French Polynesia is by far the leading producer of “South Sea” Black Pearls (i.e. pearls resulting from the culture of Pinctada Margaritifera), representing over 90% of world production. Total pearl production in Polynesia, all varieties included, represents 25% of the world pearl market.

What are the key figures of the sector?

French Polynesia is by far the leading producer of “South Sea” Black Pearls (i.e. pearls resulting from the culture of Pinctada Margaritifera), representing over 90% of world production. Total pearl production in Polynesia, all varieties included, represents 25% of the world pearl market. In 2002, exports of loose Tahiti pearls rose to nearly 15 billion Pacific Francs (€125,000,000) for eleven tons, i.e. an increase of 4% compared to 2001 sales. In 1999, French Polynesia became the number one cultured pearls exporter in the world, ahead of Australia.
Pearl production is the first export sector and the second source of income for French Polynesia (after tourism). Pearl production and all related activity account for roughly 90% of total exports of local products in value. The main purchasing countries are Japan, Hong Kong and the United States.

Which is the largest pearl on record?

The pearl of Allah found in 1934 is the largest pearl ever found. It weighs 7 kg and measures 22.5 cm with a diameter of 12.5 cm.


How does one become a grafter?

In Polynesia, a school created to train our future sea farmers now makes it possible for several islanders to receive training in pearls production. Polynesians have now become very skilled grafters. Japanese or Chinese grafters are still found in certain pearl farms.

What does the graft do?

The graft enables the process of secretion of mother-of-pearl around nucleus to start.

Is the nucleus always round?

The size of nucleus does not allow for the insertion of several intruders within the Pinctada Margaritifera pearl oysters. With over one nucleus, rejection or death of the animal is common.

Why aren’t all pearls beautiful?

Although they are cultured pearls, only Nature can decide on their beauty. Pearl farmers do their utmost to obtain optimal quality. It is impossible to know the quantity and quality of pearls harvested in advance.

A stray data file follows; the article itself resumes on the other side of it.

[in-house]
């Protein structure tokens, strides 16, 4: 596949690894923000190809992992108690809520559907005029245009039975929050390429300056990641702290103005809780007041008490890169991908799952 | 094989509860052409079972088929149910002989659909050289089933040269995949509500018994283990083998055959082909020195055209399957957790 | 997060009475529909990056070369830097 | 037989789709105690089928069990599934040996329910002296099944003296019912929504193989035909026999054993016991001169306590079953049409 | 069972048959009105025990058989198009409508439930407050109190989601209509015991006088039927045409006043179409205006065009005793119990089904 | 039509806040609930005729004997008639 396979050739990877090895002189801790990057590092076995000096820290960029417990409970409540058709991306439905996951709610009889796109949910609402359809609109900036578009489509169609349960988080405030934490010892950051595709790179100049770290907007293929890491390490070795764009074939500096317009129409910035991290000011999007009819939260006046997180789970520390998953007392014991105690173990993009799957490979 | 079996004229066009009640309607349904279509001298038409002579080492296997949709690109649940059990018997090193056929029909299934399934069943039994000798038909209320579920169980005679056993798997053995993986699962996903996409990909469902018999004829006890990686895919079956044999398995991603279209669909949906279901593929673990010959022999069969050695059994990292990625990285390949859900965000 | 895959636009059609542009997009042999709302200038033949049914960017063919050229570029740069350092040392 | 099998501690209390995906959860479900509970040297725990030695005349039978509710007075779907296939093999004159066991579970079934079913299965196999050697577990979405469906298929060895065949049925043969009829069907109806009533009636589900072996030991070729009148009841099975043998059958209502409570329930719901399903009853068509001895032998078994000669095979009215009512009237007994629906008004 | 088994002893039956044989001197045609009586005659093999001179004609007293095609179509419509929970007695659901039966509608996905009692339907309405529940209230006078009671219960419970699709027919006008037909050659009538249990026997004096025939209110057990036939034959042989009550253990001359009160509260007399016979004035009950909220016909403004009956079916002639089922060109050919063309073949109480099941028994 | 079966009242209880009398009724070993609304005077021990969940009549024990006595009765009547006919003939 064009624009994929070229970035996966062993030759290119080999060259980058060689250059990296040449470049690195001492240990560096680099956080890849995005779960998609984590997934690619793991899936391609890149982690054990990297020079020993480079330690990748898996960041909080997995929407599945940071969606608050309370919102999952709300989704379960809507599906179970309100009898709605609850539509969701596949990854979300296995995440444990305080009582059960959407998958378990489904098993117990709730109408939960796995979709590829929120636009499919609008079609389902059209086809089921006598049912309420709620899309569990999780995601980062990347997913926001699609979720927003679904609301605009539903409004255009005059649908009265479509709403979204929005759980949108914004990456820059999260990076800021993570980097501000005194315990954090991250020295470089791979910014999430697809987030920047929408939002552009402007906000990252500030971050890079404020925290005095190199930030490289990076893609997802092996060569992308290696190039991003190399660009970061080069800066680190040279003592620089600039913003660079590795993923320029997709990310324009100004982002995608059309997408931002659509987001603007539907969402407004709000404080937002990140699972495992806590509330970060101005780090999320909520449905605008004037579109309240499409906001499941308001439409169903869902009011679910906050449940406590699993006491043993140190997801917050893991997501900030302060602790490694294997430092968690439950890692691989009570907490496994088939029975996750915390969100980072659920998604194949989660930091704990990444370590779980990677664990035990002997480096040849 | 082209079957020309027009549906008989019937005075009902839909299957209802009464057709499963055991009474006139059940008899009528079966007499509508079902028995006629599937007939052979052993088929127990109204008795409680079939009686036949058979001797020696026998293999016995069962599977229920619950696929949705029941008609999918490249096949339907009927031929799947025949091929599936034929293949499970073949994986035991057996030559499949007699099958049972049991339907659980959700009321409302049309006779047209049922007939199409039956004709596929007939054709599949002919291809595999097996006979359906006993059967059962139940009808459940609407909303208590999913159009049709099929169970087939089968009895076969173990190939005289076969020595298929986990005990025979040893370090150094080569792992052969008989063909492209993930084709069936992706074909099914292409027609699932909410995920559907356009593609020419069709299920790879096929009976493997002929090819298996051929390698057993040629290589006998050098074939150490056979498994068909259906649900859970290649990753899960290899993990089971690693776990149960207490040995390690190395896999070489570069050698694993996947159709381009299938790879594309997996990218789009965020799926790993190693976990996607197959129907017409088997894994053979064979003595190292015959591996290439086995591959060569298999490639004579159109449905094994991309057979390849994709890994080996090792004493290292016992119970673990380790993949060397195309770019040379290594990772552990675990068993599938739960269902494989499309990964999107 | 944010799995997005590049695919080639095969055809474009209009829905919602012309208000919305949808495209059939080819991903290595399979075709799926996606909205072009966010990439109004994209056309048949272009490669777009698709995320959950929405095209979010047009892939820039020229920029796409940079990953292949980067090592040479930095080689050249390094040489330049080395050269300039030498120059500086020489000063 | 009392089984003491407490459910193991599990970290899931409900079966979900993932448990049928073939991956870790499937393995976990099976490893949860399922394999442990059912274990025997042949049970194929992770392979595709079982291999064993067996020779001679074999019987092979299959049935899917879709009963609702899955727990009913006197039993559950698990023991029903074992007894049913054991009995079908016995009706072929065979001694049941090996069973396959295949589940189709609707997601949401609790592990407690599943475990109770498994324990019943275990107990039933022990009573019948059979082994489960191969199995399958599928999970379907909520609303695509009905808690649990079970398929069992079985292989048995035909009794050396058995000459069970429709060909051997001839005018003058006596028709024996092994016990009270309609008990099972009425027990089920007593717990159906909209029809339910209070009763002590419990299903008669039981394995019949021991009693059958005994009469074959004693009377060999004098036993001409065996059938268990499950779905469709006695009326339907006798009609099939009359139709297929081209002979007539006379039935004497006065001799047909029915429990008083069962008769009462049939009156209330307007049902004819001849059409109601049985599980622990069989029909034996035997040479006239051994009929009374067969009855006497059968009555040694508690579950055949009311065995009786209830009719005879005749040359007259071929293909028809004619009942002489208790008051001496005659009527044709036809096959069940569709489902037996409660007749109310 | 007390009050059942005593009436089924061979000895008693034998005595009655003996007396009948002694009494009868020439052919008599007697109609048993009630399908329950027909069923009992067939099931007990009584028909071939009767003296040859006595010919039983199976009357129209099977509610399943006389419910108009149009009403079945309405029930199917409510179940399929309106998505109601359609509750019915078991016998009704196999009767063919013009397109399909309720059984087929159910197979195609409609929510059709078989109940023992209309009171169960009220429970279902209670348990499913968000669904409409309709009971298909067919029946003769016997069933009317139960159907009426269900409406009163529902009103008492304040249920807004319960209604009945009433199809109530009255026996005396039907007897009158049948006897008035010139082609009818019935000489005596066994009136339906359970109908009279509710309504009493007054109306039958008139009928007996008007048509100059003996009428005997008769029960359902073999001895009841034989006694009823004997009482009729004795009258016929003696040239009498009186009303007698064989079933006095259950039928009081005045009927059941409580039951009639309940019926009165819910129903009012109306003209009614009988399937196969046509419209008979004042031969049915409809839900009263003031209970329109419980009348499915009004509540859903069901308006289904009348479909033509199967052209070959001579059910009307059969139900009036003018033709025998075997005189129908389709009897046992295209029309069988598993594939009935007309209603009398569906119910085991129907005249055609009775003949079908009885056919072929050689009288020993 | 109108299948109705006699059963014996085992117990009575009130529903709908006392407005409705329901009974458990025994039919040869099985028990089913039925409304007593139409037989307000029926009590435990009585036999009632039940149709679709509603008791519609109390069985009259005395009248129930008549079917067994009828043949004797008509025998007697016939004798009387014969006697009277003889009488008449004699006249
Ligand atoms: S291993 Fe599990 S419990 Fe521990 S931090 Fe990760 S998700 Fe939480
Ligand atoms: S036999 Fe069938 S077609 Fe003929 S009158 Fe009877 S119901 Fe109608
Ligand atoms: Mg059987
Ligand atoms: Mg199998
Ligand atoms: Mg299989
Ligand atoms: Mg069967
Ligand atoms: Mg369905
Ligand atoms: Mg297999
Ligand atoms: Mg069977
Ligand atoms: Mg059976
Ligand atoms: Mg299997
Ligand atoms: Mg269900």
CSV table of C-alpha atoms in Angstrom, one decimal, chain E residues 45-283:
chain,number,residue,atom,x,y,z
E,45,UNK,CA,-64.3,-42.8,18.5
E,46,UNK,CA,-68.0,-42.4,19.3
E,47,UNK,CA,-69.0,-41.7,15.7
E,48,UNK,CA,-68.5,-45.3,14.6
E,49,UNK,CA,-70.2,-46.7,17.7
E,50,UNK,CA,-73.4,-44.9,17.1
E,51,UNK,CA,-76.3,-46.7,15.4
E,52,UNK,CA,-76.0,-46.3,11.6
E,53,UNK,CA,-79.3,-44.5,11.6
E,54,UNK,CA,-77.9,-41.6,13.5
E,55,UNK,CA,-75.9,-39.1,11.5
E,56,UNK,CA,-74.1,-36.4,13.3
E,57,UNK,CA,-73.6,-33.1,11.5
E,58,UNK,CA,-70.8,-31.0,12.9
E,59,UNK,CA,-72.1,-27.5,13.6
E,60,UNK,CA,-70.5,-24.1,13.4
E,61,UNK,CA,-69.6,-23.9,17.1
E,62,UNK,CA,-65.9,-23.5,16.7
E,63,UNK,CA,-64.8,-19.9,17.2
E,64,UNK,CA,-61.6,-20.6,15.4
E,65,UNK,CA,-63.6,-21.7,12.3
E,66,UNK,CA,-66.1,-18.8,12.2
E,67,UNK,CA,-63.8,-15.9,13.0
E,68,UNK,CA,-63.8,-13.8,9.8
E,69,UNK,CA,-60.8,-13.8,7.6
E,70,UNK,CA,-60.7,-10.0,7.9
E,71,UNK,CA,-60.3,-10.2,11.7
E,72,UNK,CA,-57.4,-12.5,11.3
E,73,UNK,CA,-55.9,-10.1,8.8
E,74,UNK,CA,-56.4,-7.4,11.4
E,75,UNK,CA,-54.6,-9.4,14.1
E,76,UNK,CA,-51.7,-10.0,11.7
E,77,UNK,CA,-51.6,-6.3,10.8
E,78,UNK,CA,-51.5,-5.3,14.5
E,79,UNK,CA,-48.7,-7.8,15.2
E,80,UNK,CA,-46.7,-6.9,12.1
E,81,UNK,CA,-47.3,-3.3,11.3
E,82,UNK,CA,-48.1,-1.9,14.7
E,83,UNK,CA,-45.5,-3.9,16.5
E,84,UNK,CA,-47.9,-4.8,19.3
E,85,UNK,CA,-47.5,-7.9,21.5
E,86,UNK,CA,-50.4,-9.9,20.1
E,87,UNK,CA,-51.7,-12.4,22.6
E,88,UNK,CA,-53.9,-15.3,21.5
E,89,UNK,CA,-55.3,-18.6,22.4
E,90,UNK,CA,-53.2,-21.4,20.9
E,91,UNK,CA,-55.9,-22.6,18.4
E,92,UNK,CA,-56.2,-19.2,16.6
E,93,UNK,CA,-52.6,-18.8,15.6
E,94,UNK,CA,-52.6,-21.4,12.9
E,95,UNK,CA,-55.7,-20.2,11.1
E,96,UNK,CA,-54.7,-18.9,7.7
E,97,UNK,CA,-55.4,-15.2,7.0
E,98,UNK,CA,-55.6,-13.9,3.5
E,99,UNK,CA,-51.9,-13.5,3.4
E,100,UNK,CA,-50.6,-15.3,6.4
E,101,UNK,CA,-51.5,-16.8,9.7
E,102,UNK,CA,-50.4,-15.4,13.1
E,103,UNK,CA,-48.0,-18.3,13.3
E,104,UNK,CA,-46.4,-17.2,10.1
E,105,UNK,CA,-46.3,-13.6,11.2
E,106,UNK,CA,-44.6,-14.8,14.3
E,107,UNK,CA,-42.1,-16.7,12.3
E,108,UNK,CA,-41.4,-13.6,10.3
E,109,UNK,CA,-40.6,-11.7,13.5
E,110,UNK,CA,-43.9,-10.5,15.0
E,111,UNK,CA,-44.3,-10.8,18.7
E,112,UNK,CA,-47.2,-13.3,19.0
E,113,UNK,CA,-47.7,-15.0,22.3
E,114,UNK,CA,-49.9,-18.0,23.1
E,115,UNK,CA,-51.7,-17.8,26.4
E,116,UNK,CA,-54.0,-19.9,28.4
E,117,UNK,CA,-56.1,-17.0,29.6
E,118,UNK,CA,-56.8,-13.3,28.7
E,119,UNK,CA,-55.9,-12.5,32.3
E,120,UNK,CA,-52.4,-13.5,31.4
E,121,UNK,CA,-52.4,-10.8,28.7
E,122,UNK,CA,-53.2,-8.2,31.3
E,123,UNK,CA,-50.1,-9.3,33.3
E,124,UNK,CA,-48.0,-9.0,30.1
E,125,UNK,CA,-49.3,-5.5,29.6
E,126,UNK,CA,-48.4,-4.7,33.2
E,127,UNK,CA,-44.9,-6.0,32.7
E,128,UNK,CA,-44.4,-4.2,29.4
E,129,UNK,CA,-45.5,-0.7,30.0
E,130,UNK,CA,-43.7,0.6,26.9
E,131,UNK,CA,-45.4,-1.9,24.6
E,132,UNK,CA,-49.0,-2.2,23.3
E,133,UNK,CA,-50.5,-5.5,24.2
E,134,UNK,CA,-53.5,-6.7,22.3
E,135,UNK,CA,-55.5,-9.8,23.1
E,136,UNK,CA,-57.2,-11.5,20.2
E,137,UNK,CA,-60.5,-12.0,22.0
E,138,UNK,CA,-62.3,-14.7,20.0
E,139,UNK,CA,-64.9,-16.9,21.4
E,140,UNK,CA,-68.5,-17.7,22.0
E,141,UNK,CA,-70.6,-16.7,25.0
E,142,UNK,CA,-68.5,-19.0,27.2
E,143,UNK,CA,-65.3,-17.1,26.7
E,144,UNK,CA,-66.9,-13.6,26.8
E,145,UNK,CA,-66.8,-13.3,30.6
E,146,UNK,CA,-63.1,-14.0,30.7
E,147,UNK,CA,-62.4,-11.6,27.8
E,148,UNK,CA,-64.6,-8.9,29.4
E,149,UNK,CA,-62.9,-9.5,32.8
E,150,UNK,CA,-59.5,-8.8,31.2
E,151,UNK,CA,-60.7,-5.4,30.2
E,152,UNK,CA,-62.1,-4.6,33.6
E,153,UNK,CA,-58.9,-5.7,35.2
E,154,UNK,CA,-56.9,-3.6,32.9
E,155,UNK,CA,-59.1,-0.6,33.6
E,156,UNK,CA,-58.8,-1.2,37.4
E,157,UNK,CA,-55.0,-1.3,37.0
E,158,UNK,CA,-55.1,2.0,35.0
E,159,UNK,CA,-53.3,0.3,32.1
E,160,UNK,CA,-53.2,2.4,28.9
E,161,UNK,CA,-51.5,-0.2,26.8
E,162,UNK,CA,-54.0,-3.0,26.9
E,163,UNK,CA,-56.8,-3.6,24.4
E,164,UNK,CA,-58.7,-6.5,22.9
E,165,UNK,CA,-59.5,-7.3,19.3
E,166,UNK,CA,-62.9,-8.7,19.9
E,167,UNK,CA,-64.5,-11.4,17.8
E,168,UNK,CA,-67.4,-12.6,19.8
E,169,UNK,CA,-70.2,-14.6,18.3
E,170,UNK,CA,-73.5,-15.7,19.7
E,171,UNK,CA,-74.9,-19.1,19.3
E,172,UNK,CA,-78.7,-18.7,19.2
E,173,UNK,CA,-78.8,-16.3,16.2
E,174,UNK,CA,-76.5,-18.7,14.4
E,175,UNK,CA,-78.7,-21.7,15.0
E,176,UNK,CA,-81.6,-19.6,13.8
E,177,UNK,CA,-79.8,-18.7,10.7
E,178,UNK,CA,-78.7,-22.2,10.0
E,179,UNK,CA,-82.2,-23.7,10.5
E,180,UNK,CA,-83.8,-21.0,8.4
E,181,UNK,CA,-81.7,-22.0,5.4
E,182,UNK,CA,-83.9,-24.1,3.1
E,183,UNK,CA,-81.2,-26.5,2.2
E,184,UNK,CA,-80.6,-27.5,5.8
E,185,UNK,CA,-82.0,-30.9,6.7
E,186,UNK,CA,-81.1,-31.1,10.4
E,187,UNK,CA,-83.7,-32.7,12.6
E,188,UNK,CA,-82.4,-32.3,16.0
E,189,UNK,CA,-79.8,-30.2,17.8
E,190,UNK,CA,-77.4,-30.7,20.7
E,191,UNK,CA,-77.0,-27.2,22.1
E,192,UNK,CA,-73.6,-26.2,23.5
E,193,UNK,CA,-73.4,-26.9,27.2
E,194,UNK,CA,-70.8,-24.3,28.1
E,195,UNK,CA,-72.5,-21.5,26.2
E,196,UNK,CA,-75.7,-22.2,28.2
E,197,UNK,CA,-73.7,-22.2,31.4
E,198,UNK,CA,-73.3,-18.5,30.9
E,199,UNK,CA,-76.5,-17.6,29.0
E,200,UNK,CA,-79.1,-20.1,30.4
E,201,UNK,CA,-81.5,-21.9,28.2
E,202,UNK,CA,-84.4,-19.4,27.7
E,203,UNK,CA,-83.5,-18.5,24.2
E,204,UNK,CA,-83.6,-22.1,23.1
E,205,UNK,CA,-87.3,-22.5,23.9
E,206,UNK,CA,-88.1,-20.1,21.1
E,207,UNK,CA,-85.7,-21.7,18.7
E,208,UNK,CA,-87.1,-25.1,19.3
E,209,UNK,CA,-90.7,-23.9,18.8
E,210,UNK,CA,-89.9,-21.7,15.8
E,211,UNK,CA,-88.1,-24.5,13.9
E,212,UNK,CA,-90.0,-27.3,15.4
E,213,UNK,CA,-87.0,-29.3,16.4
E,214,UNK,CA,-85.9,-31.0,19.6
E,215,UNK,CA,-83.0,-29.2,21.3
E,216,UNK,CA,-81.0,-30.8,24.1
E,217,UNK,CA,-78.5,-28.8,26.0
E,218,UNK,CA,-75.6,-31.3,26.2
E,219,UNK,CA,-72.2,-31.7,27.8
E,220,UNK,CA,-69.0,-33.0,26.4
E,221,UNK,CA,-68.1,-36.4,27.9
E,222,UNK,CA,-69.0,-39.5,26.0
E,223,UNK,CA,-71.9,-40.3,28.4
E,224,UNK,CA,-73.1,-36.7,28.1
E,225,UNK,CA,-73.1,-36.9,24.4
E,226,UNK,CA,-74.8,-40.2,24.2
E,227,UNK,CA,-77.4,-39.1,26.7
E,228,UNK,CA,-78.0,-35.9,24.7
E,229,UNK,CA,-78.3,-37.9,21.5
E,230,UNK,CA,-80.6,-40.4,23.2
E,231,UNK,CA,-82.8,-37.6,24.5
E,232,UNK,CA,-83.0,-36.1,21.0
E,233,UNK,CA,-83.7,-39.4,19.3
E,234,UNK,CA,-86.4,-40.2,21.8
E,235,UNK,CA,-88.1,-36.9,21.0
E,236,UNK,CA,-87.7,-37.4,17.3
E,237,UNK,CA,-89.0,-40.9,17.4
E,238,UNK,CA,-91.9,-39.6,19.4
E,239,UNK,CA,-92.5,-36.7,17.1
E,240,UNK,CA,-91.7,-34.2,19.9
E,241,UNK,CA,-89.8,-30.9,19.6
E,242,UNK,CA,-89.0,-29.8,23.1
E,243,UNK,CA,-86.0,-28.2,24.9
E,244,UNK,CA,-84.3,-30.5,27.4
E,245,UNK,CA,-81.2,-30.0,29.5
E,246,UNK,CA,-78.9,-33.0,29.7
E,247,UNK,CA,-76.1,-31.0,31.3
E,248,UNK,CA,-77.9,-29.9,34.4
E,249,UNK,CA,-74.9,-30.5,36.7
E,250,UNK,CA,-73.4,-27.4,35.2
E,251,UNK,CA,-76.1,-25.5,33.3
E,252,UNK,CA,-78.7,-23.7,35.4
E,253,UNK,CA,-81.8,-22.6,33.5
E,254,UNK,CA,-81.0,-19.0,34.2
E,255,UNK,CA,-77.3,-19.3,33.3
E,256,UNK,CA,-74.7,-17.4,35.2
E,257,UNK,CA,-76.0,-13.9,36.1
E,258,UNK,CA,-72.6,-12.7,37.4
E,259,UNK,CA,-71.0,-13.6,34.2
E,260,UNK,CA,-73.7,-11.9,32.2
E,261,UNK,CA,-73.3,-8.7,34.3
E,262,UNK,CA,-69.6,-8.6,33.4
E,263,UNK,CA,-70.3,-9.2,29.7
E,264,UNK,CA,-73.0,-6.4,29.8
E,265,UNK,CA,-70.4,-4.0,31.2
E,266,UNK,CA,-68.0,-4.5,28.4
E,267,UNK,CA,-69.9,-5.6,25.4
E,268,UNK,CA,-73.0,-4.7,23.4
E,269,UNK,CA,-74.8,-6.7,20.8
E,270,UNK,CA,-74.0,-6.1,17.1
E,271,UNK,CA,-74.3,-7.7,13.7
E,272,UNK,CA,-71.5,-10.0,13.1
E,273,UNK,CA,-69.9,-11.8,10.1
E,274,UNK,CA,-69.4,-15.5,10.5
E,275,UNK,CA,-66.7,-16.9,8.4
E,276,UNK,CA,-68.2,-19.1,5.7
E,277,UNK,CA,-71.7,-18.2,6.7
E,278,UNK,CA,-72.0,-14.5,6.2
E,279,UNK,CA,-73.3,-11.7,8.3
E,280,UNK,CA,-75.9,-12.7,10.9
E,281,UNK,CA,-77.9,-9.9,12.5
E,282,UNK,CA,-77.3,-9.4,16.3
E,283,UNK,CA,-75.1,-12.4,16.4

Is the quality of the pearls produced by the same oyster consistent?

In general, the first graft produces pearls of higher quality in terms of luster. Subsequent grafts (up to two additional ones) produce pearls of larger sizes; however, the quality of the luster decreases progressively.


Why are there so few round pearls?

The oyster secretes nacre according to the currents and the layers of nacre around its nucleus. The very nature of its production cannot be compared to a standard mechanical production.

What gives color to the black pearls?

Color depends on two main factors: the origin of the graft, and the quality of lagoon water in terms of mineral salts, plankton content, and temperature. A mysterious combination of all of these factors makes each pearl color unique.

Do you produce white pearls?

The colors of the Tahitian Cultured Pearls vary from glossy white to anthracite black, with an incredible variation of iridescent color tones in between the two

How many layers of mother-of-pearl have must cover a nucleus to ensure that the pearl is solid?

Legislation applicable in French Polynesia imposes a mother-of-pearl layer of 0.8 mm in thickness since 2002 (representing thousands of successive layers) to cover the nucleus perfectly. This legislation becomes stricter every year.


What do you do with oysters after their period of production?

They are used by the craft industry, in particular in the fabrication of buttons.

Does oyster cultivation pollute the lagoons?

Pearl cultivation does not require the use of chemical products that are harmful to the lagoon. Possible waste-matter such as natural parasites, are removed regularly from mother-of-pearl and put back into the high seas.